writes Martin Claffey.


Jack Charlton threatened to walk-off when Ireland last played in Turner's Cross

Jack Charlton was Ireland manager the last time Ireland played a senior international match in Cork, and Munster’s finest provided the opposition, writes Martin Claffey.

Jack Charlton threatened to walk-off when Ireland last played in Turner's Cross

Irish football fans will be hoping tonight’s game against Belarus at Turner’s Cross can match the last occasion the Boys in Green senior side played at the famous old stadium — a seven-goal thriller where Jack Charlton threatened a walk-off and penalty king John Aldridge was outfoxed again.

More than 5,000 fans packed into the Cross when Jack Charlton’s Ireland senior international squad rolled into Cork on Friday, May 27, 1988. This was just two weeks before the start of Euro 88 and Ray Houghton’s matchwinner against England.

With Ireland places still up for grabs, Jack Charlton and the Republic of Ireland management opted to complete their countdown to the championships at Turner’s Cross, against a Munster FA representative XI.

The Munster side featured some of the best talent in the League of Ireland from the province, with players coming from Cork CIty, Waterford, Limerick, and Cobh, with then Cork City boss Eamonn O’Keeffe in charge.

Former Cork City defender Philip Long was the captain of the Munster FA XI that night. “It was a great night but it was a strange atmosphere; some of the crowd didn’t know whether to shout for us or for Ireland.”

Long also recalls a dressing room plea from Big Jack to the Munster players before kick-off.

“Before the game, Jack Charlton had come into the dressing room and asked us not to be kicking the Irish lads — he was desperate to avoid an injury before the Euros. We had to be careful and strike a balance; we were avoiding tackles but we didn’t want guys making fools of us either.”

Charlton’s message didn’t stop some of the Munster players getting a bit caught up in the occasion, according to John Caulfield. The Cork City manager played up front for the Munster FA side that day.

“We were playing like our lives depended on it,” Caulfield recalls. “But you have to remember this was a huge honour for us on a huge occasion. You can imagine how big this was to us. It felt like we were playing in the cup final or something — I think a few of us thought we were going to get a last-ditch call-up to Jack Charlton’s Ireland squad!”

An early injury to Ireland’s Everton star Kevin Sheedy did nothing to lighten Charlton’s mood.

“Jack was not too happy. I think he more or less threatened to take the team off at one stage,” says Caulfield.

Charlton marched on to the pitch after half an hour and even held a ‘time-out’ with his players. But the Englishman’s worries were sufficiently overcome, and Ireland went ahead through Mark Kelly to lead 1-0 at half time. Niall Quinn — who played some of the game at centre-half, as Charlton experimented with set pieces — doubled the lead early in the second half and John Aldridge, introduced at the break, added the third on 52 minutes.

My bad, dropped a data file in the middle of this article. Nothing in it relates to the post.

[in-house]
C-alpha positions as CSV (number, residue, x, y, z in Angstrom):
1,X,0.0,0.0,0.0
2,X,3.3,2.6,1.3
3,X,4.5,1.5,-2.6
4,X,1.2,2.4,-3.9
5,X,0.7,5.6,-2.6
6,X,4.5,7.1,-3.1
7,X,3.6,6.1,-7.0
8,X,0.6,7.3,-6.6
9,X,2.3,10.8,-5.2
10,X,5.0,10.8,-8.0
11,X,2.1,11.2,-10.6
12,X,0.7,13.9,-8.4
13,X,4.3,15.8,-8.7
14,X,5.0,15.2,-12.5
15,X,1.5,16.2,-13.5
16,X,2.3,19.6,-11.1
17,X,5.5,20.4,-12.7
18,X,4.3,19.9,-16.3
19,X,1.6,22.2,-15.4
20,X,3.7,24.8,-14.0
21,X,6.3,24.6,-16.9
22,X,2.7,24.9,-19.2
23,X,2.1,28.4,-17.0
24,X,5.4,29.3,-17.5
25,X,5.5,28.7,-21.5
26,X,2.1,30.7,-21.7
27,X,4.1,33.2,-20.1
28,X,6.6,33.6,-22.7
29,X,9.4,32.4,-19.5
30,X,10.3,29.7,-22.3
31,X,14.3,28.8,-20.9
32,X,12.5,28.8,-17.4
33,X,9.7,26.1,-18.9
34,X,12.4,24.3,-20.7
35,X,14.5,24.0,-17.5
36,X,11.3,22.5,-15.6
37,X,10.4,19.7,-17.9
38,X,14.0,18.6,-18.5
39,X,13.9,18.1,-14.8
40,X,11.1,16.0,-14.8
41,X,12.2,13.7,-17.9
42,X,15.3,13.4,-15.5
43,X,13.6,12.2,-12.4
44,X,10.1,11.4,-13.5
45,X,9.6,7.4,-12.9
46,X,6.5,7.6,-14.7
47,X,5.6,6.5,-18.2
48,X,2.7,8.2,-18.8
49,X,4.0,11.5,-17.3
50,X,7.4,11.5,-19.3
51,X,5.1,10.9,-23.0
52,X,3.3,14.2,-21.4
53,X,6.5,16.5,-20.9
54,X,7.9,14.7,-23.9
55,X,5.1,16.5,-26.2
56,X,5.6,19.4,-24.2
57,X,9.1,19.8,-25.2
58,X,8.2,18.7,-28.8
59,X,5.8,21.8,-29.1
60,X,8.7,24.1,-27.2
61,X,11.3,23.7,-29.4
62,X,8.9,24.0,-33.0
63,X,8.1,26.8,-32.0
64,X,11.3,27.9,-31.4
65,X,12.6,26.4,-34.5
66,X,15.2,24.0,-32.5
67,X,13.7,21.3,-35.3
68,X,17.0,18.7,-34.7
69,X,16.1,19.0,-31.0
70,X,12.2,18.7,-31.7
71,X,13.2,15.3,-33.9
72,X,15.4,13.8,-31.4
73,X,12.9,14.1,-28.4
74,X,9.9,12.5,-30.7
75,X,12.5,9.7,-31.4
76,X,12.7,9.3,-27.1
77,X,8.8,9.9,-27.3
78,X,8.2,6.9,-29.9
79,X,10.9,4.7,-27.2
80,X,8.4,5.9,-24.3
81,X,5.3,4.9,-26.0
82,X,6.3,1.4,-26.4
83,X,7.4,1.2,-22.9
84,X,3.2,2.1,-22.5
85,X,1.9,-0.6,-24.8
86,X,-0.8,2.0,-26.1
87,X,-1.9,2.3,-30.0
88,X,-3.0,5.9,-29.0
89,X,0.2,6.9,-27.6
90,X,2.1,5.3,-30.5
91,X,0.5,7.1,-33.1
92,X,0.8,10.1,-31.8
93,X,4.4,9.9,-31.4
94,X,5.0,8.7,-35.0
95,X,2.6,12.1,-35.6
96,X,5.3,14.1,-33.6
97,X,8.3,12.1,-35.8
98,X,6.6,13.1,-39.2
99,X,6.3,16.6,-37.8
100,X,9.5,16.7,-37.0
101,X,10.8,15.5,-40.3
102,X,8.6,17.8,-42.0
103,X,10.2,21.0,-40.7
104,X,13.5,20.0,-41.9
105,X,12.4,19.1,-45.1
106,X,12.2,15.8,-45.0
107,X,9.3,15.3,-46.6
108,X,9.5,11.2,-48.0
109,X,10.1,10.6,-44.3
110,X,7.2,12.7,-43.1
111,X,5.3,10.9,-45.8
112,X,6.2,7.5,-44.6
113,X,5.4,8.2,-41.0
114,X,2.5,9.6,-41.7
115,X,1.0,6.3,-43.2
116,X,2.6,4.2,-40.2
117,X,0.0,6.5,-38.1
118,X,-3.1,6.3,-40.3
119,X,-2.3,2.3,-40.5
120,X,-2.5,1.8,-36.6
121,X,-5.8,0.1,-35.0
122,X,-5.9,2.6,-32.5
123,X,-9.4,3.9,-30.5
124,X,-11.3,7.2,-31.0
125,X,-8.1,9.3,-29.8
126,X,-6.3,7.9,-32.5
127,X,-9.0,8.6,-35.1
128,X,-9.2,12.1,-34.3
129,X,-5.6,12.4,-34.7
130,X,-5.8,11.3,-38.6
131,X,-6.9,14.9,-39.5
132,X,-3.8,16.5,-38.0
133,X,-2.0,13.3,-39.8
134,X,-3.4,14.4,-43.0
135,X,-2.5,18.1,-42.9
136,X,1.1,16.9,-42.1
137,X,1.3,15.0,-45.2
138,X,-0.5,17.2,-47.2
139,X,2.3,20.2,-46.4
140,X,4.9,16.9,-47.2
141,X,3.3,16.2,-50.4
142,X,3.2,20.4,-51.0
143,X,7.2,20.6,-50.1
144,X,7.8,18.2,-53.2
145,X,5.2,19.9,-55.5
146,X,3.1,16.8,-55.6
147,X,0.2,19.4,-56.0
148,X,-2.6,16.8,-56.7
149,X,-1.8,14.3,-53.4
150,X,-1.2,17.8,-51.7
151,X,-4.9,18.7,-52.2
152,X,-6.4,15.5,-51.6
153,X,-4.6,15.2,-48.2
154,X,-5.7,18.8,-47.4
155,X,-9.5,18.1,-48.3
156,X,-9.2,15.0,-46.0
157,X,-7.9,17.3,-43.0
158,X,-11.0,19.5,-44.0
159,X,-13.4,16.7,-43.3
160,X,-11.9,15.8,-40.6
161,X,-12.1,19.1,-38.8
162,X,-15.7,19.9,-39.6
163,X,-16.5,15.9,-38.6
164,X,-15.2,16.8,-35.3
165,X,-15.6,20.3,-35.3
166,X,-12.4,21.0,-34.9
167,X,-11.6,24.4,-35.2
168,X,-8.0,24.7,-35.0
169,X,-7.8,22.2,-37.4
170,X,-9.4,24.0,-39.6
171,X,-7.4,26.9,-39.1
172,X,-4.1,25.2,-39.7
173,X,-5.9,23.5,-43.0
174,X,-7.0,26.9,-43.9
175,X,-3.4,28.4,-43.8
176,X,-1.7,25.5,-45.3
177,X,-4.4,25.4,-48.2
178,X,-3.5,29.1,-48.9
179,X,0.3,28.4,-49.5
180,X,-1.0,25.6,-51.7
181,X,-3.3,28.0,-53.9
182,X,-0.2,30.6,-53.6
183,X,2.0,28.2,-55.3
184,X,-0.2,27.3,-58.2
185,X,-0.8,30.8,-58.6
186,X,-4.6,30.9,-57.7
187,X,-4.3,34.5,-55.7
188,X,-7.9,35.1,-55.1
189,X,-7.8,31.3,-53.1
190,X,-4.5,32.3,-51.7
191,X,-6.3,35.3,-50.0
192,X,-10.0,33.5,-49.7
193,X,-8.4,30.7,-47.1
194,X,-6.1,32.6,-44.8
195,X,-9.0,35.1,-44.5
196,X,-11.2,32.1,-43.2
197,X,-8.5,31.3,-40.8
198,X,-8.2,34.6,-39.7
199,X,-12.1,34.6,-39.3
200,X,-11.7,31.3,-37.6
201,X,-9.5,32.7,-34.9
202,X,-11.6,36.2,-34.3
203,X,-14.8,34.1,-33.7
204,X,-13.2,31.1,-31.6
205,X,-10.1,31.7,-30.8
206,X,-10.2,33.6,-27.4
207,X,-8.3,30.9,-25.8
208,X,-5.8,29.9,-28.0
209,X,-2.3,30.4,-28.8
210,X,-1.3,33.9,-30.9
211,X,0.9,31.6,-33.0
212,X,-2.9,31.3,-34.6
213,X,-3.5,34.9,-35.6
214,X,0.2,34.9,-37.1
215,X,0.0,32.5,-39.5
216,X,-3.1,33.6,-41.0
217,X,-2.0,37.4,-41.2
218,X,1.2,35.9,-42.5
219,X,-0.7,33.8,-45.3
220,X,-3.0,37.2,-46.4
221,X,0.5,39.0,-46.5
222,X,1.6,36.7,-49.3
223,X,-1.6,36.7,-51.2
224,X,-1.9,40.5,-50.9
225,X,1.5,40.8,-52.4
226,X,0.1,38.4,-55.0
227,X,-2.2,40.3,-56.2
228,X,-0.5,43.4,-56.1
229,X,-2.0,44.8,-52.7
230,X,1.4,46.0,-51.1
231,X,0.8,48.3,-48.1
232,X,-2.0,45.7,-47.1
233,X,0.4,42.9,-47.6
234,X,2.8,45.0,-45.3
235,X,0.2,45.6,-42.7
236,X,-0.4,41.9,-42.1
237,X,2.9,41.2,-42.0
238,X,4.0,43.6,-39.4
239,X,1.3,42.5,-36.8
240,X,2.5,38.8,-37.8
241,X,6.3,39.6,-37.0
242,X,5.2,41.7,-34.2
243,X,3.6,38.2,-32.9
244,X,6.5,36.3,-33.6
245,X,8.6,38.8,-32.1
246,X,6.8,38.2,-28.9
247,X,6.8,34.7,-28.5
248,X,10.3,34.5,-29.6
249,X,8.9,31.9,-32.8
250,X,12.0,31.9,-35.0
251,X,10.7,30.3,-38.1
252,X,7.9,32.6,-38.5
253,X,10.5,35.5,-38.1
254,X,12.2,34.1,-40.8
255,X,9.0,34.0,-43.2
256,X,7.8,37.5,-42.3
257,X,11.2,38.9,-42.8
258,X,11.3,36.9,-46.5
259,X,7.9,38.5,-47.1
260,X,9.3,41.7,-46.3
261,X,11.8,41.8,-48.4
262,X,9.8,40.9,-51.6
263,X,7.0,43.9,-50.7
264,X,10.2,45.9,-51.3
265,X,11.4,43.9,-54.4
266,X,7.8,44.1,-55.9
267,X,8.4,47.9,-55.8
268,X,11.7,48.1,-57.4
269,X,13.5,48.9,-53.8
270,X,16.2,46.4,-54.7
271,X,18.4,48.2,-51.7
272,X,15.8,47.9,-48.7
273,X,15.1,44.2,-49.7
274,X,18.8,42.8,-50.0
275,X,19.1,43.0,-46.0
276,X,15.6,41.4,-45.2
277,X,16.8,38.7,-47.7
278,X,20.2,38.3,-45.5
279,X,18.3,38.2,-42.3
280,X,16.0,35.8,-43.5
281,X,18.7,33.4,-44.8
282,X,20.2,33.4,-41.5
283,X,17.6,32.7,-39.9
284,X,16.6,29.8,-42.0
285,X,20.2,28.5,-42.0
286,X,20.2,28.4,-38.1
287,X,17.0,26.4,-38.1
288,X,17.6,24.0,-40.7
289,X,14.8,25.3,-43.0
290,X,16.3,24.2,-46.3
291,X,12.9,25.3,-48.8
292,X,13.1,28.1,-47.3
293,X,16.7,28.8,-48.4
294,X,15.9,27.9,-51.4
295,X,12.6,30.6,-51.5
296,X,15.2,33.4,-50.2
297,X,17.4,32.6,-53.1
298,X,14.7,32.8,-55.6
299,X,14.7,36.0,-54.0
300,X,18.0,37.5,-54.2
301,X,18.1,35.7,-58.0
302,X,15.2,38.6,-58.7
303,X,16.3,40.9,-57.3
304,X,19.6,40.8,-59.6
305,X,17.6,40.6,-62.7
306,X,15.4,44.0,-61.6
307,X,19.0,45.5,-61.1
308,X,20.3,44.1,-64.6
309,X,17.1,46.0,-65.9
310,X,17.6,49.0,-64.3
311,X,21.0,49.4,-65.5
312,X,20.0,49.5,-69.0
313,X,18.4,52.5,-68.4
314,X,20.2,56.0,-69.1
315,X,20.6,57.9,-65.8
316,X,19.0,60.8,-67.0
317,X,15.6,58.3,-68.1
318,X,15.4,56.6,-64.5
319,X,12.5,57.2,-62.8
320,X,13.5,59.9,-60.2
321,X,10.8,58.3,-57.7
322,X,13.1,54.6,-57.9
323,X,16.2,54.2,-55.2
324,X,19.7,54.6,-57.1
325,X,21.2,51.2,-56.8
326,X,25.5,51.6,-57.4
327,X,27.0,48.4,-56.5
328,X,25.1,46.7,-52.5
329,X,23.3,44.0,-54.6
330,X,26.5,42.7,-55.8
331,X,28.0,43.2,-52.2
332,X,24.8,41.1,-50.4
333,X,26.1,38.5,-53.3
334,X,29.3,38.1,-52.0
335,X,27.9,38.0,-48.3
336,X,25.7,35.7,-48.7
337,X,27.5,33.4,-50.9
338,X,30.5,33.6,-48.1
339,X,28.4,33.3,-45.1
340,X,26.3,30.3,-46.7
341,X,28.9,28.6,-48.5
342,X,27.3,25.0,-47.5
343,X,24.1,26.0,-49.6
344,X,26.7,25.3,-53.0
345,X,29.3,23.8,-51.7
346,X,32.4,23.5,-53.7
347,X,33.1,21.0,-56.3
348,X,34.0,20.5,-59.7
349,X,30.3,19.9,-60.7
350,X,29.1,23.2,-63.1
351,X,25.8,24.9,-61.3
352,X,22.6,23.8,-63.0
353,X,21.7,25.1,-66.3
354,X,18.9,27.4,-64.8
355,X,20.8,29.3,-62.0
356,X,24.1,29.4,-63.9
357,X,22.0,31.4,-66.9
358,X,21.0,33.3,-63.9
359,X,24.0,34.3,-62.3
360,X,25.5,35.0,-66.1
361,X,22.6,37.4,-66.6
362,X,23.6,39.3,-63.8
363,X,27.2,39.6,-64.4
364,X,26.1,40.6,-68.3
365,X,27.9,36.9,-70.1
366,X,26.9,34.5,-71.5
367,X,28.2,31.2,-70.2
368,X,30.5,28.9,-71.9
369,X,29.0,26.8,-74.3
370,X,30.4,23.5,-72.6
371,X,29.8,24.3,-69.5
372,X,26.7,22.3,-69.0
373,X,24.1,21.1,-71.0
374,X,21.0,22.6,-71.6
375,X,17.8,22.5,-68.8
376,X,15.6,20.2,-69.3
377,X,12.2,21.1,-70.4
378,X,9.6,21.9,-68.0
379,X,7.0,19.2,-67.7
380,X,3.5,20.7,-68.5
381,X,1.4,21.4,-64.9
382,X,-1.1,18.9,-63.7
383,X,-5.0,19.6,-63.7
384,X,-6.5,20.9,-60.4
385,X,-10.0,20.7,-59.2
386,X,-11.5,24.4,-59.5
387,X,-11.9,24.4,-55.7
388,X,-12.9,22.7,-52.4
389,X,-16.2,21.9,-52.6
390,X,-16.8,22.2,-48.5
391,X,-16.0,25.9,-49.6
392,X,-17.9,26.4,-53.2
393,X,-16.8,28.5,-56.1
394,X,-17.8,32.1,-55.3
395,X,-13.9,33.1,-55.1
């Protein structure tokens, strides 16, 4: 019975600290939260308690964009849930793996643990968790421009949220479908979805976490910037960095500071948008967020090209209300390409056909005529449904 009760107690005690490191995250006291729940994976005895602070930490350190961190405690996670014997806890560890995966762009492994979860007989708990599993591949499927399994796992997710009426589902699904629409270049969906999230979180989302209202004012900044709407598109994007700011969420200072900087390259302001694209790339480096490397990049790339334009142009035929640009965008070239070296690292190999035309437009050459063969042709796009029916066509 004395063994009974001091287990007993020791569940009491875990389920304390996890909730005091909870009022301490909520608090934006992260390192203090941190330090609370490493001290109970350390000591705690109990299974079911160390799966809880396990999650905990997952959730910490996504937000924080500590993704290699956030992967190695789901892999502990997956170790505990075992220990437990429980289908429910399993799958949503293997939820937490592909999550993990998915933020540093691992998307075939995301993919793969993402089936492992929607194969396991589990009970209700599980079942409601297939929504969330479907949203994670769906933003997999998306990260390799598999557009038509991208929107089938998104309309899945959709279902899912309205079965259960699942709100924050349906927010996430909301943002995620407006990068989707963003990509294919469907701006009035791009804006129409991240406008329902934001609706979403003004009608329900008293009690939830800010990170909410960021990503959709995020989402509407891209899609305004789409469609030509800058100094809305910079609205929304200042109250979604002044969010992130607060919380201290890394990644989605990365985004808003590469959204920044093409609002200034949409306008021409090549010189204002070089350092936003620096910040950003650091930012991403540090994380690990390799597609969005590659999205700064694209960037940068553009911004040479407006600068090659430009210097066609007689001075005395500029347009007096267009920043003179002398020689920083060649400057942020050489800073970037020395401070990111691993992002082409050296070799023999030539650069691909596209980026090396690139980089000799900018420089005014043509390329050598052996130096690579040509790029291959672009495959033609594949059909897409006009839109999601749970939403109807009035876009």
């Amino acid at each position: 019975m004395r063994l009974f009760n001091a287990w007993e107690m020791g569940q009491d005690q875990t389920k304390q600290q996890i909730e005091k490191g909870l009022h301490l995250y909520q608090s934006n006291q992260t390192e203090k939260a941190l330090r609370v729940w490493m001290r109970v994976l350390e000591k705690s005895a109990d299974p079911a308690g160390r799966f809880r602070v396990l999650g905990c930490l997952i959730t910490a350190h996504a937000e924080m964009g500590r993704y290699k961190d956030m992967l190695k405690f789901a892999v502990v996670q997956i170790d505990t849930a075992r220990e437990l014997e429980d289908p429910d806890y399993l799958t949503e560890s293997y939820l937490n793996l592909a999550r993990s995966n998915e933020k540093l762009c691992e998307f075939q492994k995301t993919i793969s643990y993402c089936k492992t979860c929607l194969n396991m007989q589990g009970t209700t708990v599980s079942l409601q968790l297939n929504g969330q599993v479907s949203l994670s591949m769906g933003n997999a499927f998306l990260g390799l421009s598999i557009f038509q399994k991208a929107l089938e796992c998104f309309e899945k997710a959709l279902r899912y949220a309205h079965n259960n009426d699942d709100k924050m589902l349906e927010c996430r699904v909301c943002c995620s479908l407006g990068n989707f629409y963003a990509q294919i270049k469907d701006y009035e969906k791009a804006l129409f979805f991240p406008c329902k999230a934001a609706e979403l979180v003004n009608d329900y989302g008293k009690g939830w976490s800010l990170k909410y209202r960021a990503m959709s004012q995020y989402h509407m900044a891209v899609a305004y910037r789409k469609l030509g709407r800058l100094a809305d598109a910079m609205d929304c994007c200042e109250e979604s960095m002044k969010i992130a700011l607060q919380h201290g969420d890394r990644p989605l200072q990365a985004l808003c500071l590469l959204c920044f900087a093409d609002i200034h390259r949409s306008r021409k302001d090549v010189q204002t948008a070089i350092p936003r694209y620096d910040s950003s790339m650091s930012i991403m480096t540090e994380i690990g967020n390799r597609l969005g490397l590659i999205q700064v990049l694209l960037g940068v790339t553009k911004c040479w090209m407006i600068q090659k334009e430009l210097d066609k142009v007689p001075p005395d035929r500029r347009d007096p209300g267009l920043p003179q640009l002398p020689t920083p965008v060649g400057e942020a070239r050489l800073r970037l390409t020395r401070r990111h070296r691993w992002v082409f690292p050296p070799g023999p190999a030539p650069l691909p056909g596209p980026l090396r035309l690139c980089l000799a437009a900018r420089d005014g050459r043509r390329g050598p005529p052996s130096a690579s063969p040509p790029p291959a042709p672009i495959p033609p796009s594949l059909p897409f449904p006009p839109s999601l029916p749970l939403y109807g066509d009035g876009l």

“Aldridge had been having a tough time for Ireland (14 games without a goal) and it was his first goal in a green jersey,” recalls Long.

The Munster FA players hit back through a penalty from Long, after Kevin Moran handled Patsy Freyne’s through ball.

Liverpool star Aldridge then had a chance for his second, when Ireland were awarded a penalty. The game was coming just two weeks after Aldridge’s FA Cup final miss in Liverpool’s shock 1-0 defeat to Wimbledon. Aldo didn’t fare any better at Turner’s Cross, outfoxed by veteran Cork City keeper Alex Ludzik. Long recalls: “Alex told him which way he was going to go but Aldridge didn’t know whether he was bluffing or not. Alex went the way he said he would and Aldridge sent the penalty down his side, Alex saved it.” Caulfield pounced from close range to make it 3-2 but further goals from Aldridge and Tony Cascarino saw Ireland run out 5-2 winners.

Ireland have played B internationals — Ireland B’s famous 4-1 win over a star-studded England in 1990 a standout — and underage games in Cork since, but no senior internationals.

Tonight’s game against Belarus is more than overdue, says Caulfield.

“It’s a great occasion for the city to have the Ireland team here. We’re a sports-mad city so it’s wonderful that they can come and play here. I think it’s a credit to Roy Keane too as I think you can be sure he helped to make this happen.”

Caulfield will be at the game tonight and he’ll be back at the Cross on Friday night as Cork City host Dundalk in a crucial top-of-the-table clash. “It would be wonderful if we can get two full houses in Turner’s Cross in one week,” says the Cork manager, who hailed the decision of Martin O’Neill to call Dundalk keeper Gary Rogers into the extended Ireland squad.

“Fair play to Rogers, he’s an excellent keeper. I think it shows we have good players in the League of Ireland.

“I think it would be a great idea if two League of Ireland players were brought into each squad just to train with the players. It would raise the profile of the league and show that they can play a bit too.”

Like the Munster boys before Euro 88 could play a bit.


Harrington (Ludzik ht), O’Regan, N Healy, Long (capt), Lynch, Crowley (Nagle ht), Daly (Reid ht), Walsh (Power 55), Freyne, Bennett, Caulfield.


Peyton (Bonner ht), Morris, Quinn, Moran, Staunton, Houghton, McGrath (O’Brien 22), Whelan (Sheridan ht), Sheedy (M Kelly 6), Stapleton (Aldridge ht), Cascarino.

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